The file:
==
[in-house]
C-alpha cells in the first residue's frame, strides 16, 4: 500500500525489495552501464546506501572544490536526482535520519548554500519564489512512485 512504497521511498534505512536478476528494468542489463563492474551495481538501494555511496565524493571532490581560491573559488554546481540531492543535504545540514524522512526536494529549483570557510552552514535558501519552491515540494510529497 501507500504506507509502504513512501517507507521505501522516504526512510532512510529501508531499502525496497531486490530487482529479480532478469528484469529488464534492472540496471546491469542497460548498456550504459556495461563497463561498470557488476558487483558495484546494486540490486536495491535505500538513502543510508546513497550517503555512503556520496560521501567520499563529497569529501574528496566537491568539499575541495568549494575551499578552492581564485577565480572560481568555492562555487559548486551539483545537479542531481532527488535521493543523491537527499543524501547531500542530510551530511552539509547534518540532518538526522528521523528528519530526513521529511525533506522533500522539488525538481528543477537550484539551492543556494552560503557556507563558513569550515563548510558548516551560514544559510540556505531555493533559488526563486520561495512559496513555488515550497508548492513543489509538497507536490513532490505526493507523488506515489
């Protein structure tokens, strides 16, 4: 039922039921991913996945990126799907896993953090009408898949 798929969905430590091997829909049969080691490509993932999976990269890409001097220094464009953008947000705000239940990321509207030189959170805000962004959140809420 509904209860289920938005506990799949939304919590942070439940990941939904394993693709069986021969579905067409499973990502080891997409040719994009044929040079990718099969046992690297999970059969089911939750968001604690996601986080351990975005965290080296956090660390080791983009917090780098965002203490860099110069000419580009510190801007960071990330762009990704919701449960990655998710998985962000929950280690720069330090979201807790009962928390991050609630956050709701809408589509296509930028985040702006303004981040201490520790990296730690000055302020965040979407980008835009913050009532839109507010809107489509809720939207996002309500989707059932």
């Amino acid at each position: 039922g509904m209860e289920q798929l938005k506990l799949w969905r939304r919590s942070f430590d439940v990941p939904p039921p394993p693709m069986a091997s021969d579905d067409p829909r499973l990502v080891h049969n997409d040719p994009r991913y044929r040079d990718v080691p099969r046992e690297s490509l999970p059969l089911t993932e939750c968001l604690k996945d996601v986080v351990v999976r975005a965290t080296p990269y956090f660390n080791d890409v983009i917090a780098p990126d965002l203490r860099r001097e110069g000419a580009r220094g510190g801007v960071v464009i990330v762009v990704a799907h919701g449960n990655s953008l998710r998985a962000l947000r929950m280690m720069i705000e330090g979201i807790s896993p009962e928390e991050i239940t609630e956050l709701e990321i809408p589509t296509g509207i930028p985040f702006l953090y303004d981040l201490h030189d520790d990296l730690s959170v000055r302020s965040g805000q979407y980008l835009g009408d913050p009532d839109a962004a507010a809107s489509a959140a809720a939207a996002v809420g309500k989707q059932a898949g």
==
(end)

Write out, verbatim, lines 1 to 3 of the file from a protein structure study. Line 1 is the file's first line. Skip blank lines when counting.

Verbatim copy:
[in-house]
C-alpha cells in the first residue's frame, strides 16, 4: 500500500525489495552501464546506501572544490536526482535520519548554500519564489512512485 512504497521511498534505512536478476528494468542489463563492474551495481538501494555511496565524493571532490581560491573559488554546481540531492543535504545540514524522512526536494529549483570557510552552514535558501519552491515540494510529497 501507500504506507509502504513512501517507507521505501522516504526512510532512510529501508531499502525496497531486490530487482529479480532478469528484469529488464534492472540496471546491469542497460548498456550504459556495461563497463561498470557488476558487483558495484546494486540490486536495491535505500538513502543510508546513497550517503555512503556520496560521501567520499563529497569529501574528496566537491568539499575541495568549494575551499578552492581564485577565480572560481568555492562555487559548486551539483545537479542531481532527488535521493543523491537527499543524501547531500542530510551530511552539509547534518540532518538526522528521523528528519530526513521529511525533506522533500522539488525538481528543477537550484539551492543556494552560503557556507563558513569550515563548510558548516551560514544559510540556505531555493533559488526563486520561495512559496513555488515550497508548492513543489509538497507536490513532490505526493507523488506515489
């Protein structure tokens, strides 16, 4: 039922039921991913996945990126799907896993953090009408898949 798929969905430590091997829909049969080691490509993932999976990269890409001097220094464009953008947000705000239940990321509207030189959170805000962004959140809420 509904209860289920938005506990799949939304919590942070439940990941939904394993693709069986021969579905067409499973990502080891997409040719994009044929040079990718099969046992690297999970059969089911939750968001604690996601986080351990975005965290080296956090660390080791983009917090780098965002203490860099110069000419580009510190801007960071990330762009990704919701449960990655998710998985962000929950280690720069330090979201807790009962928390991050609630956050709701809408589509296509930028985040702006303004981040201490520790990296730690000055302020965040979407980008835009913050009532839109507010809107489509809720939207996002309500989707059932």